(11j) Quantifying the Adsorption Dynamics between Mabs and Surfactants at the Air/Water Interface

Authors: 
Kanthe, A. - Presenter, City College of New York
Tu, R. S. - Presenter, City College of New York
Krause, M., Bristol-Myers Squibb Co.
Zheng, S., Bristol-Myers Squibb Co.
Ilott, A., Bristol-Myers Squibb
Bu, W., NSF's ChemMatCARS, University of Chicago
Bera, M., NSF's ChemMatCARS, University of Chicago
Lin, B., NSF's ChemMatCARS, University of Chicago
Maldarelli, C., Levich Institute, City College of New York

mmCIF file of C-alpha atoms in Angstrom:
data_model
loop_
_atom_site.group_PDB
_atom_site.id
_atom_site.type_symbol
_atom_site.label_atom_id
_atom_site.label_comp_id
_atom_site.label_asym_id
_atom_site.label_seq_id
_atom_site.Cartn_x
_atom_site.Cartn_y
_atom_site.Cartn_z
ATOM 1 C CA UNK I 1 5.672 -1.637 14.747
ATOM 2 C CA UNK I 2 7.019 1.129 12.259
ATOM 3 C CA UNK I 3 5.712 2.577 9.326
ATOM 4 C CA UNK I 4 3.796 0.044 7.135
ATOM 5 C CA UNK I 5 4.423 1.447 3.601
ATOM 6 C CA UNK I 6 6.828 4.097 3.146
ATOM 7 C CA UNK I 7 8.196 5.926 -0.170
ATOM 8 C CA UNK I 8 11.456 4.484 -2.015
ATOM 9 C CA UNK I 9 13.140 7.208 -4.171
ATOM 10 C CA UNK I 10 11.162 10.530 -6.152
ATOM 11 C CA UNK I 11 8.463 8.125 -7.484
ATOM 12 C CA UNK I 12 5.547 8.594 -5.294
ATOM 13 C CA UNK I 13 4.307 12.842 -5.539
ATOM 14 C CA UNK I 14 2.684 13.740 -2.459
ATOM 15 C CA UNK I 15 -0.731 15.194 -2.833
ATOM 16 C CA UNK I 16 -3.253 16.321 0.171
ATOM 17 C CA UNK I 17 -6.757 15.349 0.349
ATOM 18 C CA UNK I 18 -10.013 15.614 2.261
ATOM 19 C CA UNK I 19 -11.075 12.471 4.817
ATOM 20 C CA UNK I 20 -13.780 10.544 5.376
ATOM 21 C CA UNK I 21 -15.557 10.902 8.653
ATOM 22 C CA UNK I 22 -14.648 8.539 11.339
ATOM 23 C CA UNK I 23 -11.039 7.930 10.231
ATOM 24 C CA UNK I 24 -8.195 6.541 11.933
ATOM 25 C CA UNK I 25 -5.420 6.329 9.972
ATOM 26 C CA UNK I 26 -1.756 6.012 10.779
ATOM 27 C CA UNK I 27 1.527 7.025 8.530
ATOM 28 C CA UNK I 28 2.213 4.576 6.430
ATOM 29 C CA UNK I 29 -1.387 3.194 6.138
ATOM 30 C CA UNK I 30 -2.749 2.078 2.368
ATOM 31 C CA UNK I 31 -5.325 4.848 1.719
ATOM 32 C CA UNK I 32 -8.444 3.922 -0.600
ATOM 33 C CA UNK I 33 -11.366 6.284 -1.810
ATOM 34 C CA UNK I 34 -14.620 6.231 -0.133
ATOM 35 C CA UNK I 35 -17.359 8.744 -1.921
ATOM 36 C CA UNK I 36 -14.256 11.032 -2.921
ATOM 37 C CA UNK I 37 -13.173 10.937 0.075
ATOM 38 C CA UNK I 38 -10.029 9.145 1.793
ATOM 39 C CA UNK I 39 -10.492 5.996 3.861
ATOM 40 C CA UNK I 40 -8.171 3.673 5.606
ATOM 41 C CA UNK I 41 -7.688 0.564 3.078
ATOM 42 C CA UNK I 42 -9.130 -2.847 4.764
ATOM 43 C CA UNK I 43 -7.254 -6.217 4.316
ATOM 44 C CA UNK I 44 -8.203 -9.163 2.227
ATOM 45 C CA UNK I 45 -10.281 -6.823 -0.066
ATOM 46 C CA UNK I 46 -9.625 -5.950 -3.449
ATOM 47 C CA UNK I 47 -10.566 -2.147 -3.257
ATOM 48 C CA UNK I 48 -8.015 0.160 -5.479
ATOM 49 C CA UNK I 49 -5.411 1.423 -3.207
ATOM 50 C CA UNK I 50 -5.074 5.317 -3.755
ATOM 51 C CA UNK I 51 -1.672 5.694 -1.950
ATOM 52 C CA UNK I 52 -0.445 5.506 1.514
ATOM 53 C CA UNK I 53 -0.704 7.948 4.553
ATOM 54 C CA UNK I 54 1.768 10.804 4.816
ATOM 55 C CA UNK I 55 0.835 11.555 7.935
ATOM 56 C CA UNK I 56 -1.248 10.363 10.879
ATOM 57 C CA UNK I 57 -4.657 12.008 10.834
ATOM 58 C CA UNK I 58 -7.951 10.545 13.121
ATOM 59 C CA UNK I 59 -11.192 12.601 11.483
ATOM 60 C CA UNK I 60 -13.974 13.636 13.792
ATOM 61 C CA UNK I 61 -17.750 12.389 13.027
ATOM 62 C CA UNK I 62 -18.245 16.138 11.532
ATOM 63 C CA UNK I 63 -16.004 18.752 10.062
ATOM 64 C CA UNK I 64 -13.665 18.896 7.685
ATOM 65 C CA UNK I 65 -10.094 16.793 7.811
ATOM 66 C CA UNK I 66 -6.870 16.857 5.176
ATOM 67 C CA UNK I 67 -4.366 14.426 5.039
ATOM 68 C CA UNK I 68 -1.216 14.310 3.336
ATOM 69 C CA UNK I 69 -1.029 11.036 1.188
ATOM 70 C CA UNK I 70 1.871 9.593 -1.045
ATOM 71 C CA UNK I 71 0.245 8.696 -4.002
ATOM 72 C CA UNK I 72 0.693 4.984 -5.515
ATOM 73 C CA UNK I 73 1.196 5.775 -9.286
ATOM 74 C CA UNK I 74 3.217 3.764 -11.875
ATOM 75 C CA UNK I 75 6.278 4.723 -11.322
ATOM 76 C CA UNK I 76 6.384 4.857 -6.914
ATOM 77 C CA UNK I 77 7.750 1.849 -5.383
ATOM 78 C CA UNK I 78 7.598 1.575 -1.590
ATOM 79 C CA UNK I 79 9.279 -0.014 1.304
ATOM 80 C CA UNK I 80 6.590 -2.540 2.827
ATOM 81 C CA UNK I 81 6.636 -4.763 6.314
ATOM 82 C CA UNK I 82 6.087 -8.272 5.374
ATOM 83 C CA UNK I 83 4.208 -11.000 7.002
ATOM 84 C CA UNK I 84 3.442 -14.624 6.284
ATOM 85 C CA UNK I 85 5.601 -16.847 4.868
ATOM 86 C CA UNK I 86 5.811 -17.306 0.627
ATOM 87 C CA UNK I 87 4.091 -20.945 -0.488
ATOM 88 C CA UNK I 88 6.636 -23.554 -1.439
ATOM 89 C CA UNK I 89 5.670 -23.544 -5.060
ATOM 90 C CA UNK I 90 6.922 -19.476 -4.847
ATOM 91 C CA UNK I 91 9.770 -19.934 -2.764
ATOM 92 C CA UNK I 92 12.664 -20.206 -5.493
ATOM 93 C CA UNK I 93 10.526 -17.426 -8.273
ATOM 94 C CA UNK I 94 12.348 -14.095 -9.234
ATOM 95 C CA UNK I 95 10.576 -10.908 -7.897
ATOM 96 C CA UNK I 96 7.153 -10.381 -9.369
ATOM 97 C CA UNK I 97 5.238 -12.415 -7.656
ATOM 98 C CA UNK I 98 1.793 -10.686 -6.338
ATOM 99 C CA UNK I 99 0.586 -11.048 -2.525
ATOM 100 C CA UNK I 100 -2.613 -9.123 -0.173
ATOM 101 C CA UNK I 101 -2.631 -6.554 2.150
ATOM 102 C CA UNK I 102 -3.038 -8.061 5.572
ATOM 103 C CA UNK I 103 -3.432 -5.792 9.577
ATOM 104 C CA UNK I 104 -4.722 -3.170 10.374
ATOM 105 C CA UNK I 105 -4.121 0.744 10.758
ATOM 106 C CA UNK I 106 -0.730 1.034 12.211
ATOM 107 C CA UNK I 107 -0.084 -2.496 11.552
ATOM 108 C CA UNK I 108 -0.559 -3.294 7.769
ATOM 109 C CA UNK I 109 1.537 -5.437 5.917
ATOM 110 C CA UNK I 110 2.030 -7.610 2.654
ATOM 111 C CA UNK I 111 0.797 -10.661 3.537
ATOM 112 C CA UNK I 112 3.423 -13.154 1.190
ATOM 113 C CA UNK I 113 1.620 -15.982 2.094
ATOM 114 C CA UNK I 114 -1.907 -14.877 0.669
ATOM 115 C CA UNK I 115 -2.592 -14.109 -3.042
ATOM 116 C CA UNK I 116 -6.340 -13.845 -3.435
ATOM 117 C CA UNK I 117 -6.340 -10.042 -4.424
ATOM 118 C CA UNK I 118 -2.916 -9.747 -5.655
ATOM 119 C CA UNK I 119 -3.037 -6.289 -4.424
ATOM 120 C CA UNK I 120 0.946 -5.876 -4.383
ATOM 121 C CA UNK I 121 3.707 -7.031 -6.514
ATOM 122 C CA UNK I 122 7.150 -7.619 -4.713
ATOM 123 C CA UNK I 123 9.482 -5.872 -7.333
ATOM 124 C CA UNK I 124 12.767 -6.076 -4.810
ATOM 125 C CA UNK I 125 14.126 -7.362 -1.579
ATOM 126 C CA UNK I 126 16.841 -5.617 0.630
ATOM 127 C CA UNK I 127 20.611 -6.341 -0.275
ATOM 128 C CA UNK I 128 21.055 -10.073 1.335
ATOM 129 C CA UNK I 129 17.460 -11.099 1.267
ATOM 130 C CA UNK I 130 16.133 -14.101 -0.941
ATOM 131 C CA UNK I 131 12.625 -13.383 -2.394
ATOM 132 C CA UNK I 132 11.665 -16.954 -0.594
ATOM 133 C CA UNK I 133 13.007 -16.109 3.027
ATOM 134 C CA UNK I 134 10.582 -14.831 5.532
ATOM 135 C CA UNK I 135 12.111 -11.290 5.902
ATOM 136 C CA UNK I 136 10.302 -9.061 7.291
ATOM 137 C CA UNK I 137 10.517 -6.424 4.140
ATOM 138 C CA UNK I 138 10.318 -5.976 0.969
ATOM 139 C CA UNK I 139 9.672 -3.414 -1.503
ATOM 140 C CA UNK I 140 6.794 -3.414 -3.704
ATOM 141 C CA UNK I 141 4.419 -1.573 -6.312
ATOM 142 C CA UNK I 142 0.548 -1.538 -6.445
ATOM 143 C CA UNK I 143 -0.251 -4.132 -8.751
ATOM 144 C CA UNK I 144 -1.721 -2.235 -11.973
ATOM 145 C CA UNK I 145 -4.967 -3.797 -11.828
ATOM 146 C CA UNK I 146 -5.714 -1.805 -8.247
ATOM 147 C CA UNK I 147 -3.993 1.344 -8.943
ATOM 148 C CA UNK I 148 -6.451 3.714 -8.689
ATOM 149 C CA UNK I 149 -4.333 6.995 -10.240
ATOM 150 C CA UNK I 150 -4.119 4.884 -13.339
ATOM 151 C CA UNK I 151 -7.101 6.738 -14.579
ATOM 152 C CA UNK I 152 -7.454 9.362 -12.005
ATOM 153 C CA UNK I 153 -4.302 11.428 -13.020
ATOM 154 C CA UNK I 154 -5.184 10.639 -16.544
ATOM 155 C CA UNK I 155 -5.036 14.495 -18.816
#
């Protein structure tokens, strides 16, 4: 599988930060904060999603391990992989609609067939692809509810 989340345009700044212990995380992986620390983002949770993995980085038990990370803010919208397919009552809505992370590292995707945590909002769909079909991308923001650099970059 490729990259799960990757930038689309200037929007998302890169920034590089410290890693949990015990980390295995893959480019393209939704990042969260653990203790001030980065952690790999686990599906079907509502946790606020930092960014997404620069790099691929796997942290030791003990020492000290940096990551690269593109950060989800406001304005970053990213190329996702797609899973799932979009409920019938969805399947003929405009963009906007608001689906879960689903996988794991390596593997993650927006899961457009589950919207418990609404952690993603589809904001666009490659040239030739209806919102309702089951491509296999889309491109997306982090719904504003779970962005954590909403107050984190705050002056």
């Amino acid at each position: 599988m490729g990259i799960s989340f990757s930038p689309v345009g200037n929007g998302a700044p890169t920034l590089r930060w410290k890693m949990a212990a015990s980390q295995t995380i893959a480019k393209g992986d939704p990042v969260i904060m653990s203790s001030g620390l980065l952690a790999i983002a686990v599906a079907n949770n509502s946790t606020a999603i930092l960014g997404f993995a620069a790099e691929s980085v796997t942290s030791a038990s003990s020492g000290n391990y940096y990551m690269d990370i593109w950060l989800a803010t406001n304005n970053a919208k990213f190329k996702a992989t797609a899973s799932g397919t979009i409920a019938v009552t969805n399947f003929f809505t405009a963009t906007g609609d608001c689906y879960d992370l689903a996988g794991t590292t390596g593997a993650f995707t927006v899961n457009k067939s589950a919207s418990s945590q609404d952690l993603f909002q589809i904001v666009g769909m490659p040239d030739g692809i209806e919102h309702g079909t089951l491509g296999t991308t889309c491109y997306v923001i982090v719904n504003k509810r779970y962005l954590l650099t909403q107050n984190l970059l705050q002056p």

The adsorption of biomolecules at the air-water interfaces is of crucial concern in the development of new processes for monoclonal antibody (mAb)-based pharmaceuticals. Air/water interfaces are ever-present during the manufacture (filtration, chromatography) and production (freezing, thawing, filtration and filling) of the drug product, and continues during the storage, transportation and administration of the therapeutics to the patients. The pharmaceutical industry uses a multicomponent formulation that includes use of surface active excipients. As excipients readily adsorb, providing a shield at the air/water interface to prevent the adsorption of mAbs. However, the molecular mechanism of this multicomponent adsorption system is still unknow. We have used pendant bubble tensiometry to characterize the equilibrium and dynamic surface tension to explore the co-adsorption of the two-component systems. X-ray reflectivity (XR) is used to quantify the surface adsorbed amounts and mechanistically understand the competitive adsorption process as they race to the interface. Finally, a kinetic model is presented for the competitive adsorption process with six different mAbs, to predict the critical concentration of excipient necessary to prevent the adsorption of the mAbs